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Medical Conditions Affecting Large Breed Dogs

This article will discuss five of the medical conditions and diseases affecting large breed dogs.

There are many ailments and conditions that are more prevalent in large breed dogs. Until further medical studies can be conducted and a pattern of inheritance established for these ailments and conditions, dogs that have a risk for these diseases will be said to have breed predisposition. If a breed of dog is known to have an inherited condition each animal should be tested before breeding with another. The only way to prevent the spread of known ailments or condition is to not breed a carrier of the disease. Since some ailments or conditions may skip a generation or two before appearing in the breed, there is no fool proof way to stop a genetic disorder from being passed on.

One of the most common heart defects found in large breed dogs is congenital aortic stenosis. With aortic stenosis the heart must work harder to pump an adequate blood supply because of an obstruction to the flow of blood. Just as in humans, dogs can have mild to severe aortic stenosis. With mild stenosis a dog will most likely show no signs of the disease and have a normal life expectancy. If the dog suffers from moderate to severe stenosis, their activity level will be greatly reduced due to the heart not pumping enough blood to the rest of the body. Over time the disease leads to the thickening of the heart muscle and this can eventually lead to an early death.

Getting medical check ups for your pet and catching aortic stenosis in the early stages may aid in the treatment.

Gastric Dilation Volvulus (GDV) or as it is commonly known as bloat, is predisposed to the deep-chested large breed dogs. Be aware that any dog can fall victim to this condition and unfortunately it is usually fatal. There is no definitive cause of GDV but over eating or drinking has been linked to some cases in predisposed breeds. During GDV, the stomach rotates (the stomach of a dog is securely fixed at the top in one spot) making the stomach distension painful and stretching the blood vessels reducing circulation to the stomach. This can damage the lining of the stomach which may lead to bacteria entering the bloodstream. Also the blood flow to the heart may be interrupted due to the pressure of major veins from the distended stomach. Receiving immediate medical attention is imperative as surgery is the only hope of the dog surviving.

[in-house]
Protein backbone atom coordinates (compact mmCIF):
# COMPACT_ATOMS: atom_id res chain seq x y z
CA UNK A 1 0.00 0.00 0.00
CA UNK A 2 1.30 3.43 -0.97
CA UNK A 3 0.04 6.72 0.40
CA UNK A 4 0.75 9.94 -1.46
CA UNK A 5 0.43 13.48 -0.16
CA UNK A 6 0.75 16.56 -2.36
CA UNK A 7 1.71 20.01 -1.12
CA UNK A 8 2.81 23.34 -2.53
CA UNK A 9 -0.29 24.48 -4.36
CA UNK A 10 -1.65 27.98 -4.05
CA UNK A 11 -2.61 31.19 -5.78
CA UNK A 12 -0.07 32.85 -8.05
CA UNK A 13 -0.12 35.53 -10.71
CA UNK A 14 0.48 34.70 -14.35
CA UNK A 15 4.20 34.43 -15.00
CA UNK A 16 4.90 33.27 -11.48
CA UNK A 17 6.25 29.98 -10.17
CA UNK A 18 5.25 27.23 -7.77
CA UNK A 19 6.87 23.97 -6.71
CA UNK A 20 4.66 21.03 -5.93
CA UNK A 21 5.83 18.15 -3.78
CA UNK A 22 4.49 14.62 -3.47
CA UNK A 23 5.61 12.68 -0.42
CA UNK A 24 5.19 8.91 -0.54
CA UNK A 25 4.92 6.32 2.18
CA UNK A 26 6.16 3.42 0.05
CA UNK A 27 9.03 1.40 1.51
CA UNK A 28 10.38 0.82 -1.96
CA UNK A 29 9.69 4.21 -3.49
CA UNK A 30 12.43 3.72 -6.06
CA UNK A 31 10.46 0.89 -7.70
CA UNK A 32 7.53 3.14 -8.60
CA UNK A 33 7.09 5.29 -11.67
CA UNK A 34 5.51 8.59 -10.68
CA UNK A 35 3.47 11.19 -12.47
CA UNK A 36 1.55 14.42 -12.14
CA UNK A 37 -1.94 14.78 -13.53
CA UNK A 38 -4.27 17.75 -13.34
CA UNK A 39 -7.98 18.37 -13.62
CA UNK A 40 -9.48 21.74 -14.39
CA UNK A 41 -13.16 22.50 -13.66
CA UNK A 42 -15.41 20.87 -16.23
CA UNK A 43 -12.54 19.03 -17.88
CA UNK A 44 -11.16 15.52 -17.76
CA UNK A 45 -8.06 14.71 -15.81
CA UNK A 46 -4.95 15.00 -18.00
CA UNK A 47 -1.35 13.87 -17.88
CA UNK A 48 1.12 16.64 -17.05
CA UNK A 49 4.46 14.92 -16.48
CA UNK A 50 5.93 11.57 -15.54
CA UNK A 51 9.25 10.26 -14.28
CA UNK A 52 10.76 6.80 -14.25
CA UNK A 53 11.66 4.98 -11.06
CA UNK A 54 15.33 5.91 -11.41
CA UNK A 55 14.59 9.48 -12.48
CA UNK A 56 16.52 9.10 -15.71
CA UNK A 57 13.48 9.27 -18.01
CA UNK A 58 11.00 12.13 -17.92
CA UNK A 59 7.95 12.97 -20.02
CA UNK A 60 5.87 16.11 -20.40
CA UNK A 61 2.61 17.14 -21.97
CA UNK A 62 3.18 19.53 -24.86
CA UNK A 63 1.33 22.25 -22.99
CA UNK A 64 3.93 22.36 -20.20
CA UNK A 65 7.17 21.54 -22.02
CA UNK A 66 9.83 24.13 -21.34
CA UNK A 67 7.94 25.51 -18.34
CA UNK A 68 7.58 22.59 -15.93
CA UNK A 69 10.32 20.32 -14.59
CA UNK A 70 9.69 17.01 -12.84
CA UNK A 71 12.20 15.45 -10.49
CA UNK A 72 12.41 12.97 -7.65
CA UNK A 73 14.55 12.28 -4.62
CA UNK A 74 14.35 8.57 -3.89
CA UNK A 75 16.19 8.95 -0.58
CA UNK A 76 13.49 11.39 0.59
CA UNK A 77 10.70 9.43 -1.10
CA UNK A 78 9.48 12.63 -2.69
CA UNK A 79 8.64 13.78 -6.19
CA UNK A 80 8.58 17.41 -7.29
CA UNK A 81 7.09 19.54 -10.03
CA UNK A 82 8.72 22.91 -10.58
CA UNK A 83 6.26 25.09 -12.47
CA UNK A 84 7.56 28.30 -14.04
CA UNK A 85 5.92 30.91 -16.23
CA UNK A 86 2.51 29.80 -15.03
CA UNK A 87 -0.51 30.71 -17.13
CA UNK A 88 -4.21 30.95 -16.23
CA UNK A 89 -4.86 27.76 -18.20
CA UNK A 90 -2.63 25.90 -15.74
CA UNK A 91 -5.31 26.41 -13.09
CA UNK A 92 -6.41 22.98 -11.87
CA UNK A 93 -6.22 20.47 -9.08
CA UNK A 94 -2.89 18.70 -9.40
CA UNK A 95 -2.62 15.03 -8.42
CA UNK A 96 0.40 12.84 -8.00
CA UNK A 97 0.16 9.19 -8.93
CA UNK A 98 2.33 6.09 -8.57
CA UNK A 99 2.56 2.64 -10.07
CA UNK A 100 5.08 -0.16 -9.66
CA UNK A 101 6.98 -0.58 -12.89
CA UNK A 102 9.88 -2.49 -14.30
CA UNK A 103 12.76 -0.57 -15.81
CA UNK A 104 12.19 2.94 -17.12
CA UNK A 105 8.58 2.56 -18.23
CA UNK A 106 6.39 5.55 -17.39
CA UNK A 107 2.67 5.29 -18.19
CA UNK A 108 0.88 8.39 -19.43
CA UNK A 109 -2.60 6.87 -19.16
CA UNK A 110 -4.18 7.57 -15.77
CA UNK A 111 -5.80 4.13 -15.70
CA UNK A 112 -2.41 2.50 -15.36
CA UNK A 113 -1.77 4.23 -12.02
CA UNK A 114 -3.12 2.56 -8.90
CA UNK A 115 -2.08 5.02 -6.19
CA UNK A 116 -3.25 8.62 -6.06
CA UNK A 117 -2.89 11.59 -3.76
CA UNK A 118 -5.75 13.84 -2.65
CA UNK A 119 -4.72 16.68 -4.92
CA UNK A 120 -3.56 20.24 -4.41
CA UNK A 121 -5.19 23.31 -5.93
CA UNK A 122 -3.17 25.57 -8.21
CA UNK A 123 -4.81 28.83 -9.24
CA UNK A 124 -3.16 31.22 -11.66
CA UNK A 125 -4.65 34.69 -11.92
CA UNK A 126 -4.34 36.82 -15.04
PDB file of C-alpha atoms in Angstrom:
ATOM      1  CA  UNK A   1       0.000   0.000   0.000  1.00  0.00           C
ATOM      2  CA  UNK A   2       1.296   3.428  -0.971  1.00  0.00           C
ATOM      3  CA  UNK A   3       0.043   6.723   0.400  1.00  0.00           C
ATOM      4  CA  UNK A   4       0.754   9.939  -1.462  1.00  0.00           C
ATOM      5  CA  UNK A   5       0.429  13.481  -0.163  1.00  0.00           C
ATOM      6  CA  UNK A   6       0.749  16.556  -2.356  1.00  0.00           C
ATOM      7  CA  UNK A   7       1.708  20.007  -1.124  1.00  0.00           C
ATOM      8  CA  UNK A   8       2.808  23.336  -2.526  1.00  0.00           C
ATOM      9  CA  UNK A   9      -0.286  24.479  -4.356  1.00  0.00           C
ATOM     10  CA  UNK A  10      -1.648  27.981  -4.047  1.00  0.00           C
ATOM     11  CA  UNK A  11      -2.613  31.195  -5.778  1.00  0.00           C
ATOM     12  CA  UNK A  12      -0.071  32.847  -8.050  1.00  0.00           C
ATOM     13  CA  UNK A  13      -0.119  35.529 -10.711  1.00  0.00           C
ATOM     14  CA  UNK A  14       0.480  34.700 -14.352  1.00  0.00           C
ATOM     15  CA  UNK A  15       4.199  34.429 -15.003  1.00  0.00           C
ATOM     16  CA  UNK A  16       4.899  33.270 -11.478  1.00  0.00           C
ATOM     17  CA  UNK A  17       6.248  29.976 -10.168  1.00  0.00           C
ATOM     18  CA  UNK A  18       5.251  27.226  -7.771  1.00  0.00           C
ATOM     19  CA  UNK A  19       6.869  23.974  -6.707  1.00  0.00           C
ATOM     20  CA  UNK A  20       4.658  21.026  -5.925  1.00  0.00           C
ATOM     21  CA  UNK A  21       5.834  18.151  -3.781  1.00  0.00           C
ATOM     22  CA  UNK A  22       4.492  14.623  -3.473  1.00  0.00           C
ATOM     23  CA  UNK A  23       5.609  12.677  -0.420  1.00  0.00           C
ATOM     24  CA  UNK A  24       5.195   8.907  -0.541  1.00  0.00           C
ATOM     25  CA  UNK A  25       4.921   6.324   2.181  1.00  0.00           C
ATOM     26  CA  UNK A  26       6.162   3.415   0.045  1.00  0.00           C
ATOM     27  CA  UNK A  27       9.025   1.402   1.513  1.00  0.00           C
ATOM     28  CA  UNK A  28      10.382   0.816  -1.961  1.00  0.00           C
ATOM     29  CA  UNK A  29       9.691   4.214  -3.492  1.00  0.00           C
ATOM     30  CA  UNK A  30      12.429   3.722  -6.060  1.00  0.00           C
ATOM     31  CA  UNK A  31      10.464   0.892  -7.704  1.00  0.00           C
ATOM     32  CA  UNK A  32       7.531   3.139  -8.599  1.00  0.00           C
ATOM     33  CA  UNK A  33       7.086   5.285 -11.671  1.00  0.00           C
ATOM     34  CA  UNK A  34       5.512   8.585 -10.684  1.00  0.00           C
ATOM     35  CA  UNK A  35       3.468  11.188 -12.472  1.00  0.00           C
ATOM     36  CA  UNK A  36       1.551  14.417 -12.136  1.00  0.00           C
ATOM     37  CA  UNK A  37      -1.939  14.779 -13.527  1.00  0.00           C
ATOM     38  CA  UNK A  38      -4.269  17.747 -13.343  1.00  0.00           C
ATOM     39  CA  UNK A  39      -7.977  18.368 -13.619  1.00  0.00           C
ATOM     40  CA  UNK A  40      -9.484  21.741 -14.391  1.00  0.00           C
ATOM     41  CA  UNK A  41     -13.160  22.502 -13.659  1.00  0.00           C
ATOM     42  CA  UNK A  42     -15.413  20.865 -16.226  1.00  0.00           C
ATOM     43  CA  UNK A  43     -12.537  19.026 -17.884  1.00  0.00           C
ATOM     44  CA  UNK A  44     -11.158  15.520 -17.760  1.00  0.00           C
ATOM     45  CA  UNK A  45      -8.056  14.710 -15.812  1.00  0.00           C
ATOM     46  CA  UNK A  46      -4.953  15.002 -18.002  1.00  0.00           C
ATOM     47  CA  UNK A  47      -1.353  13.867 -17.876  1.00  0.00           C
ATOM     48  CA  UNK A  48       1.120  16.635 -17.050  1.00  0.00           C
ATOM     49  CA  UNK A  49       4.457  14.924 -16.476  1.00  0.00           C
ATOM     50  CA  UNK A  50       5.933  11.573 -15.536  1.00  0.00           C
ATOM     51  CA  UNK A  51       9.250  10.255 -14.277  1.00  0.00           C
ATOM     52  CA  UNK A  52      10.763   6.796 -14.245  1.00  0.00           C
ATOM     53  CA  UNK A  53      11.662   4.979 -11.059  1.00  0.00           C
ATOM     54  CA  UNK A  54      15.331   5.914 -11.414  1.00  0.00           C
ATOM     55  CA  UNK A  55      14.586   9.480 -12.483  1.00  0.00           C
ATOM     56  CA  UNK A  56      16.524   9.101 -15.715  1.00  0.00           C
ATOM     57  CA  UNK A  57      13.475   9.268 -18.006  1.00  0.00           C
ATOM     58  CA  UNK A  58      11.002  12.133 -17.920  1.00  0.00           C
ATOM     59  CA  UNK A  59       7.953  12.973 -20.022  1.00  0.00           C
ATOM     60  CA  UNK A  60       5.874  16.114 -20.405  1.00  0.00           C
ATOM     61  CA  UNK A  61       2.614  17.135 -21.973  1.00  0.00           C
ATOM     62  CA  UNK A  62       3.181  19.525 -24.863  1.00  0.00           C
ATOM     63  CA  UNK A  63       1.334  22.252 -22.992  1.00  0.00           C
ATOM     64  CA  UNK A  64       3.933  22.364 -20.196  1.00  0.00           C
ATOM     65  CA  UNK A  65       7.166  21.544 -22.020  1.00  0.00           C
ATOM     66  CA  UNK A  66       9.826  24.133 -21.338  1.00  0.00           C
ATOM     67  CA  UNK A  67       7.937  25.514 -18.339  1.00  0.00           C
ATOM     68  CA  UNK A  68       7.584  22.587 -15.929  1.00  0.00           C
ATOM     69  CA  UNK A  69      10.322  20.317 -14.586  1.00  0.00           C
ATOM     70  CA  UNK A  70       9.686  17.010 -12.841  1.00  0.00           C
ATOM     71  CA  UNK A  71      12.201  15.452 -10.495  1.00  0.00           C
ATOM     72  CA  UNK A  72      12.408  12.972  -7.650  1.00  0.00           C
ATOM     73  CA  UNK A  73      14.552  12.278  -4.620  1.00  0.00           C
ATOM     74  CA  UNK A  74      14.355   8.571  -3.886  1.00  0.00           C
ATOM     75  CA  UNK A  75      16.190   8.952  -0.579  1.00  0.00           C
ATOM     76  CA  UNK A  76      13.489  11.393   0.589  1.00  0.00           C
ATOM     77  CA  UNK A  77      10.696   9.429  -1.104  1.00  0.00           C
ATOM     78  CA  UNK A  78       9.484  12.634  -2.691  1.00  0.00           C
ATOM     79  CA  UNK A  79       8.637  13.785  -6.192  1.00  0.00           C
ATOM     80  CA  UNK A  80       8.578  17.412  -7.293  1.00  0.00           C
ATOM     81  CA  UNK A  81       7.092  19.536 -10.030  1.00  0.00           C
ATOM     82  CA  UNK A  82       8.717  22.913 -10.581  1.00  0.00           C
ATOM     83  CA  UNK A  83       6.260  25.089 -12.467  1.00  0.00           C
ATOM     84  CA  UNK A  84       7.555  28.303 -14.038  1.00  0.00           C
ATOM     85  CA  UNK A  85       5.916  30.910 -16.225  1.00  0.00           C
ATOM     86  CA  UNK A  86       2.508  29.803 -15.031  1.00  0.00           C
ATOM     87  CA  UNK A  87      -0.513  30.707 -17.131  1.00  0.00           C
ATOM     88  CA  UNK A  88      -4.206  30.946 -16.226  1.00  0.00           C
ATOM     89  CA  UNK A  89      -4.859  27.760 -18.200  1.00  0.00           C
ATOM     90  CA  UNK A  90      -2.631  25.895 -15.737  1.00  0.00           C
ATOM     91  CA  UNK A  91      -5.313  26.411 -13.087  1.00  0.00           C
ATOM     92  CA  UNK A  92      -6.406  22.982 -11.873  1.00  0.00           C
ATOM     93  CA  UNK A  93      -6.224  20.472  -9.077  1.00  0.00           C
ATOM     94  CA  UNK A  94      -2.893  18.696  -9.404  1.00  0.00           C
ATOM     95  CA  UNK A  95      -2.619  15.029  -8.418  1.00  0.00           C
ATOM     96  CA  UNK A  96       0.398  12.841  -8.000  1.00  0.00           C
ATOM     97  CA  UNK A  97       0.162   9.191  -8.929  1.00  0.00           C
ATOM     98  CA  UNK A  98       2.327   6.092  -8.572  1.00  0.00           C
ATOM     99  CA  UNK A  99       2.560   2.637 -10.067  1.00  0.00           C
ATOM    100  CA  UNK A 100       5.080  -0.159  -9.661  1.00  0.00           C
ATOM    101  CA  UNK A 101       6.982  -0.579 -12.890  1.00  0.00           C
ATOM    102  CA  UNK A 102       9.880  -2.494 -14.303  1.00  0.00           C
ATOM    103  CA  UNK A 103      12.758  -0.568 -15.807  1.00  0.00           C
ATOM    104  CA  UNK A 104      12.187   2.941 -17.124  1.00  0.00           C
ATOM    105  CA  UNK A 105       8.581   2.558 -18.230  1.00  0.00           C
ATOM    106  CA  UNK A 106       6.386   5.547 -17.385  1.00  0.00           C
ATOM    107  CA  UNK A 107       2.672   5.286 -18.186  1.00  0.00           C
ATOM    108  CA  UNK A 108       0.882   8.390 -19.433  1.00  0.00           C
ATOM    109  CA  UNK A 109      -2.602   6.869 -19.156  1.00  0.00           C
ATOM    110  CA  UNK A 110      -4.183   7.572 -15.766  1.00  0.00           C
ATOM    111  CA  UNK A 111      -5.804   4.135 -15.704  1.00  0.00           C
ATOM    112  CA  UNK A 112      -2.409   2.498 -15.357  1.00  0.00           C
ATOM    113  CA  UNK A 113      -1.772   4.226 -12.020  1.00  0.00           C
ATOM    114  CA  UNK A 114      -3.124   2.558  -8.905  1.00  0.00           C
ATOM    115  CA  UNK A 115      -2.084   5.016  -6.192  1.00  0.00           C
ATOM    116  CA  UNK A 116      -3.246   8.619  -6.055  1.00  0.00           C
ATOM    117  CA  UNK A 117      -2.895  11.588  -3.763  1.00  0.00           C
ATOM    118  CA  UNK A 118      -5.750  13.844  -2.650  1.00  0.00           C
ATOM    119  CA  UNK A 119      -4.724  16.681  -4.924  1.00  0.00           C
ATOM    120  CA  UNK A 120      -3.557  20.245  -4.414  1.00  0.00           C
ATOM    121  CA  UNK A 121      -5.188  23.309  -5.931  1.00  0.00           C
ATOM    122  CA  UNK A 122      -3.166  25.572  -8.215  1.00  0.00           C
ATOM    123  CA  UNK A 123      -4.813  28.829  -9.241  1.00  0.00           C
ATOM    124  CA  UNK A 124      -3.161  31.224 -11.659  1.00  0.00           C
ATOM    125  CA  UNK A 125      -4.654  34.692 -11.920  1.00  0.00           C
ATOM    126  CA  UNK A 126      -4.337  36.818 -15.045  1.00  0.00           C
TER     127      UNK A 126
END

Feeding your dog smaller meals three times a day instead of one big meal and limiting the amount of water they drink at one time may help prevent GDV. Also, placing their water and food dishes on an elevated food stand may aid in the digestion of their food.

Hypothyroidism is a common condition usually found in mid to large breed middle age dogs. This condition is caused when the thyroid gland is damaged or destroyed and not enough thyroid hormone is produced. The resulting effects of low thyroid production can be:


Weight gain

Hair loss


Slow heart rate

Dry coat

There are blood tests the vet can run to diagnose this condition and once diagnosed the condition is easily treated with a daily dose of synthetic thyroid hormone which will need to be administered for the rest of the dog's life. Canine hip dysplasia is one of the most common inherited diseases in large breed and giant breed dogs. This orthopedic disease may affect smaller breed dogs as well. When obtaining a puppy or dog from a breeder, make sure you ask for and receive hip certification on the parents and ancestors of the puppy or dog. Hip dysplasia results from abnormal hip joint development in a dog. It may or may not affect both right and left sides. The hip joint is a ball and socket joint, the ball (femur) fits into the socket (acetabulum) and rotates freely. Ligaments and tissue hold these bones together and cartilage cushions the movement of the bones. With hip dysplasia the bone slips partially out of socket and the ligaments are loose. As this continues to happen other degenerative changes take place in the joint. Over time your dog will find it painful to stand and walk and will have difficulty climbing stairs.

Making sure your puppy doesn't gain weight too quickly and not letting your older dog carry excess weight reduces the chance of hip dysplasia. If you do suspect your dog may be showing signs of hip dysplasia, get them checked out by the vet and find out what you can do to relieve them of pain.

Osteosarcoma or bone cancer generally affects large and giant breed dogs. This is a very aggressive cancer and is more frequent in older male dogs. Medical research has yet to find the cause of these cancers. Most bone cancers are found to develop below the elbow or near the knee of dog's limbs. Usually a swelling of the area and pain in the joint is a first indication of a medical dilemma. Unfortunately by the time medical treatment is sought, the tumor may have already metastasized to the lungs. Treatment of this cancer is usually amputation and chemo. Even with amputation and chemotherapy, the life expectancy of a dog is approximately one year. There is no preventable treatment for Osteosarcoma.

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About The Author: Jim McKiel lives in the Chicago suburbs with his wife Doris and their pet family members Buddy and Buster. They have devoted their lives to the betterment of pet ownership. For more information, visit Large Breed Family Dogs

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